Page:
Photovoltaic systems use solar heating to power a buildings electric supply, some buildings with a large roof surface are able to produce enough electricity for their demand and are able to sell electricity back to the grid.

While most homes may not have the roof space to power the entire house, an underfloor heating system can be installed with a photovoltaic system to power it, which will result in cheaper running costs.

Wet underfloor heating is suitable for use with ground source heat pumps and solar hot water heating systems. Ground source heat pumps involve the laying of pipes in the garden or somewhere suitable on the property, and extracting the heat directly from the ground.

A water and antifreeze mix is circulated through the network of pipes to draw heat from the ground, which goes through a heat exchanger and into a pump.

A heat pump could provide the hot water for a wet underfloor system exclusively, helped by the fact that it runs at lower temperatures than radiators, offering completely free heating.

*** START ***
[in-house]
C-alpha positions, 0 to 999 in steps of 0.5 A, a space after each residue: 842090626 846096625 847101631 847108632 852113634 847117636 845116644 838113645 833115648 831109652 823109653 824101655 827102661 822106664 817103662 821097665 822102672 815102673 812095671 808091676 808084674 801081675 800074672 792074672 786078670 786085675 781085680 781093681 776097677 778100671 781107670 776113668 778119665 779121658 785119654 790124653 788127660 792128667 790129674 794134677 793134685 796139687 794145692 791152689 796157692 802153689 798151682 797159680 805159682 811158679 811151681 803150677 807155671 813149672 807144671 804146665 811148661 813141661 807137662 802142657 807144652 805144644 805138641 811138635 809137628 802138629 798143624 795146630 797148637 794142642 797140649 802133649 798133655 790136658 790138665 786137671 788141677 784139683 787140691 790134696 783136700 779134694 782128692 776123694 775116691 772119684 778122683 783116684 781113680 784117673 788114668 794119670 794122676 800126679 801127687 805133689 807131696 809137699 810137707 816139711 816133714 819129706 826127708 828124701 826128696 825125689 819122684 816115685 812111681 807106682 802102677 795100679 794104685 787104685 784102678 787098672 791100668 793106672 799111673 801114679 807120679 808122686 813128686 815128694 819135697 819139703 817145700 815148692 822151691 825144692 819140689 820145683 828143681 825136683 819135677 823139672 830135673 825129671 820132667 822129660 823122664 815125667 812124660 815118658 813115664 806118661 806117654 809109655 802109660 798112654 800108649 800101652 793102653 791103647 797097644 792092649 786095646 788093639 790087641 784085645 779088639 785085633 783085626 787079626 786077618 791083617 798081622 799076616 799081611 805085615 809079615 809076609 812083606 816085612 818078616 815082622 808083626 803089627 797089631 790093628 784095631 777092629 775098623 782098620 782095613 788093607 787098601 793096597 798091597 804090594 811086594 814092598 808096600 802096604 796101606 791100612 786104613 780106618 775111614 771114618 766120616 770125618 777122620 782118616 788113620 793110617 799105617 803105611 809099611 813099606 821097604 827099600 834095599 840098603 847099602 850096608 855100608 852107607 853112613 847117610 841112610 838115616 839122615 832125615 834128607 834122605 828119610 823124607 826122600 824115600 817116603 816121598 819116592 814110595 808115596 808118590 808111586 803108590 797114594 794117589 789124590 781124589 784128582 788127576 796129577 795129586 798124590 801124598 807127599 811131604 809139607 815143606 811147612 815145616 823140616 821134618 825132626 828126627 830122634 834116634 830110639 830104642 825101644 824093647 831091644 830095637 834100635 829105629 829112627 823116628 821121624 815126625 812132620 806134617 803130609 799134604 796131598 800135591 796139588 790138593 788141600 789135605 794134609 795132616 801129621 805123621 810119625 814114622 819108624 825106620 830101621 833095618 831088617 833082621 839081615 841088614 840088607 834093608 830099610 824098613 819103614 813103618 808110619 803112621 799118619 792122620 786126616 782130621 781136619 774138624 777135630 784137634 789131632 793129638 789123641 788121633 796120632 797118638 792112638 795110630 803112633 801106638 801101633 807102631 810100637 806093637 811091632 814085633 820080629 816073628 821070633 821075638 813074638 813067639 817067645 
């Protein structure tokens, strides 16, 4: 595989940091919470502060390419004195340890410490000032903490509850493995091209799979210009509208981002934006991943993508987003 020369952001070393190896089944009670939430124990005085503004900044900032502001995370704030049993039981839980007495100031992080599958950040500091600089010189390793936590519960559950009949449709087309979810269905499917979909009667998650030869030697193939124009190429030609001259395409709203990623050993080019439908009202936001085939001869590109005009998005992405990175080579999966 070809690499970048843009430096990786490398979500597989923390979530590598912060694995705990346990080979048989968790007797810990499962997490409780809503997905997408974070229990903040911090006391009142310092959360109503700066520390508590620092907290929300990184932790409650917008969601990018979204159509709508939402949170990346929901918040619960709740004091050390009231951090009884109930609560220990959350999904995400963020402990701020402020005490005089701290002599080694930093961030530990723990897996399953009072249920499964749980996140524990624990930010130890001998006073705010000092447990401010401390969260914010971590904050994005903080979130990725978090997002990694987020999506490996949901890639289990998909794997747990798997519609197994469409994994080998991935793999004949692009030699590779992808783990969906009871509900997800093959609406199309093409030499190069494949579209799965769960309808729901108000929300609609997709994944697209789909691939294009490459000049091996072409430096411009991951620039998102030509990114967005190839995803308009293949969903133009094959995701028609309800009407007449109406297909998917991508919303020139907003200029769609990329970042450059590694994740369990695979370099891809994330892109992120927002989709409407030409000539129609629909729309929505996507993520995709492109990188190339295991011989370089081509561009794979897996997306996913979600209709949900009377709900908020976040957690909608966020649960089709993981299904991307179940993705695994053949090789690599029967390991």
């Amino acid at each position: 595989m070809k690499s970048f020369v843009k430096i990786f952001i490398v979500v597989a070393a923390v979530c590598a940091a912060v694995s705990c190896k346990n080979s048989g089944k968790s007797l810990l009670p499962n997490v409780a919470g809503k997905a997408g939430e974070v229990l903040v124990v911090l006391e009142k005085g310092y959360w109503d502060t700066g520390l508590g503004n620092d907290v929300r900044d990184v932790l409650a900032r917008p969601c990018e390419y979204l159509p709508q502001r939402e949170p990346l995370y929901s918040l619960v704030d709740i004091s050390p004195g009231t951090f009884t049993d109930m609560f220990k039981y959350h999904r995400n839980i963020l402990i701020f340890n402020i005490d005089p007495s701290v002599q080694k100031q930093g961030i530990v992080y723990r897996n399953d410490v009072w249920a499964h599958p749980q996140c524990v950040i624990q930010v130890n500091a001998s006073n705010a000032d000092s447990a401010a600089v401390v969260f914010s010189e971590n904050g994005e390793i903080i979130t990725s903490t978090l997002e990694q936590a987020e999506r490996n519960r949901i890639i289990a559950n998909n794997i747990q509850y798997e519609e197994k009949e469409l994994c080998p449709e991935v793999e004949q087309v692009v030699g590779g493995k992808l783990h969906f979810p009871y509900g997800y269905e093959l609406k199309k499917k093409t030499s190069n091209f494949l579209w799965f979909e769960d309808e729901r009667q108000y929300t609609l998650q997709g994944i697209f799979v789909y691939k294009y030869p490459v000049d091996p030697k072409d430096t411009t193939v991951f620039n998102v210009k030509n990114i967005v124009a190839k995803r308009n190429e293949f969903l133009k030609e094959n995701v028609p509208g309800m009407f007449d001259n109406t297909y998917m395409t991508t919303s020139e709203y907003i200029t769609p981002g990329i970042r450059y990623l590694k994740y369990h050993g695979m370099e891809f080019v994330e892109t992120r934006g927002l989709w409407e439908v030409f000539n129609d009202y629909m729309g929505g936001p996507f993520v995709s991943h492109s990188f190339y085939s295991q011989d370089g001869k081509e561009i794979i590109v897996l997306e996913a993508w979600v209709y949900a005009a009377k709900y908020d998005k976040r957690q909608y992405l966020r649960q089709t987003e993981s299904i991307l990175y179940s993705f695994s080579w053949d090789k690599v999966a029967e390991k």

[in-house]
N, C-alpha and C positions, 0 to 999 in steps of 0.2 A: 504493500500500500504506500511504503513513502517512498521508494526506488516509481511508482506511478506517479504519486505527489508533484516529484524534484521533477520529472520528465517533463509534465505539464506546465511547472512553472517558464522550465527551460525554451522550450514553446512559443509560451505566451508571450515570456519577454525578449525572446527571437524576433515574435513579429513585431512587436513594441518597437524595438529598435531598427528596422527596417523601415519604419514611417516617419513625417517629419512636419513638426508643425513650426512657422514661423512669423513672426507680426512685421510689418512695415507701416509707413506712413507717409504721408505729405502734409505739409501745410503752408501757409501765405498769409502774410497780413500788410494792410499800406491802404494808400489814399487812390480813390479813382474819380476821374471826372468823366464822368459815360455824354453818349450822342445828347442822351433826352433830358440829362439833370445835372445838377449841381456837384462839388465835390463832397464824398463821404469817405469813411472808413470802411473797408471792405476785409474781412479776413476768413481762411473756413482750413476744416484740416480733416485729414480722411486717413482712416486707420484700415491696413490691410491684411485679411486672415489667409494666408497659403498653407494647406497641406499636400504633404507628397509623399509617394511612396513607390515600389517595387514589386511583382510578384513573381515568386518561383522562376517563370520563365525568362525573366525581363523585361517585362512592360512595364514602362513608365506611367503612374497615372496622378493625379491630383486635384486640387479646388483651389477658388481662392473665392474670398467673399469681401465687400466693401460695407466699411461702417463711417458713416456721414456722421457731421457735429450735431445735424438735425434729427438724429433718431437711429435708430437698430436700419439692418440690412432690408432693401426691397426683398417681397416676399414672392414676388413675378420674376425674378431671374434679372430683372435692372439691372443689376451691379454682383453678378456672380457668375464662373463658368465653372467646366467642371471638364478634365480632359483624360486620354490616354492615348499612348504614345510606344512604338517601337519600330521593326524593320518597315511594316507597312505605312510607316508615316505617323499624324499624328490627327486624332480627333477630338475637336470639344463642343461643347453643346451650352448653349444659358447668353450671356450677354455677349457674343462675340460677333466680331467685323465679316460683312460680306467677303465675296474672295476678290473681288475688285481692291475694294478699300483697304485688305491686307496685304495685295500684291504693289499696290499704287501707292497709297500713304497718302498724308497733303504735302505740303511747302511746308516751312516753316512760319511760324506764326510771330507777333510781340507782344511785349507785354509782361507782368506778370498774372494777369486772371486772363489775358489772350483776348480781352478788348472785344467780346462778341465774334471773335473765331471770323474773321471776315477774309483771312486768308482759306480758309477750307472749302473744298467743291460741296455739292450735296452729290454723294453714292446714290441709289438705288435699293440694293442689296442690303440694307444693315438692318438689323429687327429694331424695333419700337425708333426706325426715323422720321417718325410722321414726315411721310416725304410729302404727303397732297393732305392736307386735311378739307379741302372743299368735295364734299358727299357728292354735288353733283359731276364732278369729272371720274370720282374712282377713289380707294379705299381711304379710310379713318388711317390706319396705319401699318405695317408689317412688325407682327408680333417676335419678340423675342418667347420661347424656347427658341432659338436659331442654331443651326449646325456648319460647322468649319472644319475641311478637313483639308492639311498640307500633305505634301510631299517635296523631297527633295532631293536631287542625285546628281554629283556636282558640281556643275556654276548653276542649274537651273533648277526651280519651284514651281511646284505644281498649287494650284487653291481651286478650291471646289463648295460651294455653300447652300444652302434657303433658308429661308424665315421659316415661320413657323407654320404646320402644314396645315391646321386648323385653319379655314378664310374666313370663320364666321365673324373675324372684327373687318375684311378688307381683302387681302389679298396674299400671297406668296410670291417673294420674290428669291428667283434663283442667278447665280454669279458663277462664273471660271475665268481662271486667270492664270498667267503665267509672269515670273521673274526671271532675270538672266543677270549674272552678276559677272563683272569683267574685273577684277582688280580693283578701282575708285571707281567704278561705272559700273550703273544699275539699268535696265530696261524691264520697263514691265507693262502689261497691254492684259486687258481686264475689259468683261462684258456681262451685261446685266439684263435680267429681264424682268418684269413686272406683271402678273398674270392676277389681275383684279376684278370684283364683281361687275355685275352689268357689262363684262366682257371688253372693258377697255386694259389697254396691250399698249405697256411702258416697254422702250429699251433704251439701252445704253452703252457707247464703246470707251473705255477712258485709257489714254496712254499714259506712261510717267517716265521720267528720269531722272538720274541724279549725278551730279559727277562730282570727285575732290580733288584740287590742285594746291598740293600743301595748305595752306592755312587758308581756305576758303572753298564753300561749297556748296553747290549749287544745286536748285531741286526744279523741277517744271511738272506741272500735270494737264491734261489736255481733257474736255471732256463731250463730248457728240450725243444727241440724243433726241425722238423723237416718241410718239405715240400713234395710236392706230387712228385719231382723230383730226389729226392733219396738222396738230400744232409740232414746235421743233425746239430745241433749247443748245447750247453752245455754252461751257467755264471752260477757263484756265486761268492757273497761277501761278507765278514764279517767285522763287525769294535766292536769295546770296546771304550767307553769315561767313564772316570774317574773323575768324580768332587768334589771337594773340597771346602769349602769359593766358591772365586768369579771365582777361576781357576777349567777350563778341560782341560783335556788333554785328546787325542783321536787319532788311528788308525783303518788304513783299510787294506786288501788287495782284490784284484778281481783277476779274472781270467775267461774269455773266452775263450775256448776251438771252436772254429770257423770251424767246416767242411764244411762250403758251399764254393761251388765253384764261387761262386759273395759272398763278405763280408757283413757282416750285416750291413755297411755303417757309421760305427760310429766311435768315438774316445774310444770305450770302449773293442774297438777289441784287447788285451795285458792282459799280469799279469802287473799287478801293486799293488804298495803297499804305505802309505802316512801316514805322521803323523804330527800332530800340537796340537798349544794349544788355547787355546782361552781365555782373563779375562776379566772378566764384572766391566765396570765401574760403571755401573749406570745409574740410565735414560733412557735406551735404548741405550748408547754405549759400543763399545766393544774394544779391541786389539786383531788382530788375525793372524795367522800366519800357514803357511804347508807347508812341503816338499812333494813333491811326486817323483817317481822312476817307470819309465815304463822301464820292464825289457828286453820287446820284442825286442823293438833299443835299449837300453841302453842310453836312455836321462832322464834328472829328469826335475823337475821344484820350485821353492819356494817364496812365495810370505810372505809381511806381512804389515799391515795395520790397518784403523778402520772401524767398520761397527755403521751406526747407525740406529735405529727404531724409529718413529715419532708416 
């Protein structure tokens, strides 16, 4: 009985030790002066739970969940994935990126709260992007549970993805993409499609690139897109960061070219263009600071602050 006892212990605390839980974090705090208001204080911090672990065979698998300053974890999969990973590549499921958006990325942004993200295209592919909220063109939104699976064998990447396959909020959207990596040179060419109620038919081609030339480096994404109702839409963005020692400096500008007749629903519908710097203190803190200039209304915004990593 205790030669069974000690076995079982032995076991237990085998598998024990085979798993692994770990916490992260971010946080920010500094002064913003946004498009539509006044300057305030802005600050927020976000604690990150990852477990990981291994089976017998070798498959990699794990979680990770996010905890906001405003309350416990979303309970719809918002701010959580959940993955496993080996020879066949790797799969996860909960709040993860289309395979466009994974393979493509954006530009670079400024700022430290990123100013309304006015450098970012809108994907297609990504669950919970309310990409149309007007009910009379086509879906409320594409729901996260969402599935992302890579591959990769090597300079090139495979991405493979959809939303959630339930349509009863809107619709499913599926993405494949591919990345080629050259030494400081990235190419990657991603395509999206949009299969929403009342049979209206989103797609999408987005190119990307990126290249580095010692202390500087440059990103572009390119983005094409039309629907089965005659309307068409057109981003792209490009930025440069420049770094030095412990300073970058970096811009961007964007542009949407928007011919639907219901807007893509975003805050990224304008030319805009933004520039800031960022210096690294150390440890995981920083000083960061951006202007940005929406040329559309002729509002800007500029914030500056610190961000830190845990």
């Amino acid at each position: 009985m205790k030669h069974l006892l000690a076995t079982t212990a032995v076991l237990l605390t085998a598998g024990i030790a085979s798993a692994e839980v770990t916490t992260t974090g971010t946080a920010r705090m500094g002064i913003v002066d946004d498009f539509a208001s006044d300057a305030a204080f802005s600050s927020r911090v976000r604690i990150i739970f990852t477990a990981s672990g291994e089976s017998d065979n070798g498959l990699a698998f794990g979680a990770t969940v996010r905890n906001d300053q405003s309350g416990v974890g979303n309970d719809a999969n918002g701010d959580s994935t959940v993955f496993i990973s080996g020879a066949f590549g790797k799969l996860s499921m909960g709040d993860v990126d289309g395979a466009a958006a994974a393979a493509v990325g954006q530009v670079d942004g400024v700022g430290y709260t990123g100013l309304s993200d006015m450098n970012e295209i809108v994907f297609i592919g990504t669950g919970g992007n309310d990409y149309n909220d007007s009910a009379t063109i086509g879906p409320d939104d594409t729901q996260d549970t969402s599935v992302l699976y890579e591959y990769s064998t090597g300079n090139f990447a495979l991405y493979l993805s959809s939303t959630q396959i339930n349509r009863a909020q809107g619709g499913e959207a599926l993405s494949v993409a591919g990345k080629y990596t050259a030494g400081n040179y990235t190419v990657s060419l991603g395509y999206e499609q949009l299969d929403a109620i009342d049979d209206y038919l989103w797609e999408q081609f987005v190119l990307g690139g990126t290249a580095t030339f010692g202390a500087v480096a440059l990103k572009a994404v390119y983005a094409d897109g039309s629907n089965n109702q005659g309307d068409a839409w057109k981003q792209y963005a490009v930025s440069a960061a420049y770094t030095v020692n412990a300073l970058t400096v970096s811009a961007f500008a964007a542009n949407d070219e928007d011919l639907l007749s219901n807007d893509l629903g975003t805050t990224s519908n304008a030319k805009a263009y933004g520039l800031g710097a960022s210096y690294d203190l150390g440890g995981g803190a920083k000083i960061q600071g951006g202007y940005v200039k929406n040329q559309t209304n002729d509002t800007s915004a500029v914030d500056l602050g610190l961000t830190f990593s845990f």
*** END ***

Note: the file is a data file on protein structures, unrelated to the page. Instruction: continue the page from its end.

Are there any grants available?

The government offer several grants for energy saving measures that people take in their home. Along with underfloor heating, things like insulation, installation of energy efficient boilers, and cavity wall insulation all qualify for benefits under these schemes.

Schemes and grants vary from country to country within the UK, and the eligibility criteria differ for each; while there may also be other local grants available.

In England the scheme is called the Warm Front Scheme, in Scotland the equivalent system is known as the Energy Assistance Package.

In Northern Ireland the scheme is the Warm Homes Scheme, while in Wales it is called NEST.



Underfloor heating is more energy efficient than most types of heating, given the right circumstances. Well insulated, double glazed and draught proof houses, will conserve energy and save money by using underfloor heating, particularly if it is linked to a renewable energy source such as a ground source heat pump or a photovoltaic system.

In new buildings underfloor heating is becoming the popular choice as the installation costs are no more than for a central heating system, but the running costs in the long term are cheaper, and the energy saving grants available offer further savings.